Unfortunately, trauma suffered by the helpers in a situation is not typically as readily supported and often goes unacknowledged and untreated. Multiple studies have shown that first-responders such as Police, Firefighters, Paramedics, EMTs, nurses, and ER doctors can suffer from symptoms such as elevated stress levels, depression, anxiety, PTSD, and decline in work performance after being exposed to traumatic events in the line of duty. Elevated levels of stress and unaddressed trauma can have a deleterious effect on the mental health of someone in the helping field, particularly those in the first-responder role who may be involved at the most extreme stages of trauma. Over time, the accumulated effects of this repeated exposure can lead to distress in the person’s work and/or personal life, and can result in negative interactive patterns with co-workers, relational partners, or even children. Some studies have even shown that first-responders are at a higher risk for suicide and addictive behaviors than those who are not exposed to repeated traumatic events. Sadly, there is still a stigma against seeking mental health services and, particularly for those who have been trained to deal with extreme situations, acknowledging trauma can feel like an admission of weakness.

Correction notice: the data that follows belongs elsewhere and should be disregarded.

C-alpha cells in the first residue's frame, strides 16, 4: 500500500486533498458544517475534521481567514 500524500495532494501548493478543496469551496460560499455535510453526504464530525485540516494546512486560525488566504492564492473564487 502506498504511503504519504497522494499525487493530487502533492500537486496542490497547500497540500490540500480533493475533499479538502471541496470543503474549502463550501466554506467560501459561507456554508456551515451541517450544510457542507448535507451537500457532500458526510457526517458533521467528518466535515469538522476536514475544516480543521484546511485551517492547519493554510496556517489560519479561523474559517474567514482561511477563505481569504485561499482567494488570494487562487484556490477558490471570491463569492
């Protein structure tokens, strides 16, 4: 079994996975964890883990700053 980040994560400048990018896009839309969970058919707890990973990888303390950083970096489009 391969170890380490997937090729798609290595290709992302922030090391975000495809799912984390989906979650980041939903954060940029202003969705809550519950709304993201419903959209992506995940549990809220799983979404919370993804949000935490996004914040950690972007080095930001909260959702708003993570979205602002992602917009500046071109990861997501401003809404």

In the last few months the landscape that first-responders, particularly policemen and women, have found themselves in has increasingly become contentious, dangerous, and highly stressful. In the deadliest attack on our police community since 9/11, last week’s shooting in Dallas put the men and women of the first responder community there in the crossfires of a literal war zone in which the lives of five of our community service members were lost and eight more injured. The work of a first-responder has always been a dangerous one, but to be targeted and picked off like prey simply because of your uniform brings a whole new level of threat into the current environment that the first responder community faces. The feelings of vulnerability and helplessness that first responders may face when in a situation like the one that occurred in Dallas can have tremendously destructive effects on their emotional and mental well-being if not addressed and treated. That scenario in which a first responder is trying to do his or her job while enduring intense emotional and physical stress and fearing for their lives is very similar to the combat situations faced by the men and women of our military while on the front lines of war. Post-traumatic stress disorder is a very real mental health issue in our veteran community, and any severely stressful and traumatic situation can trigger PTSD in an individual regardless of their experience or how well trained they may be.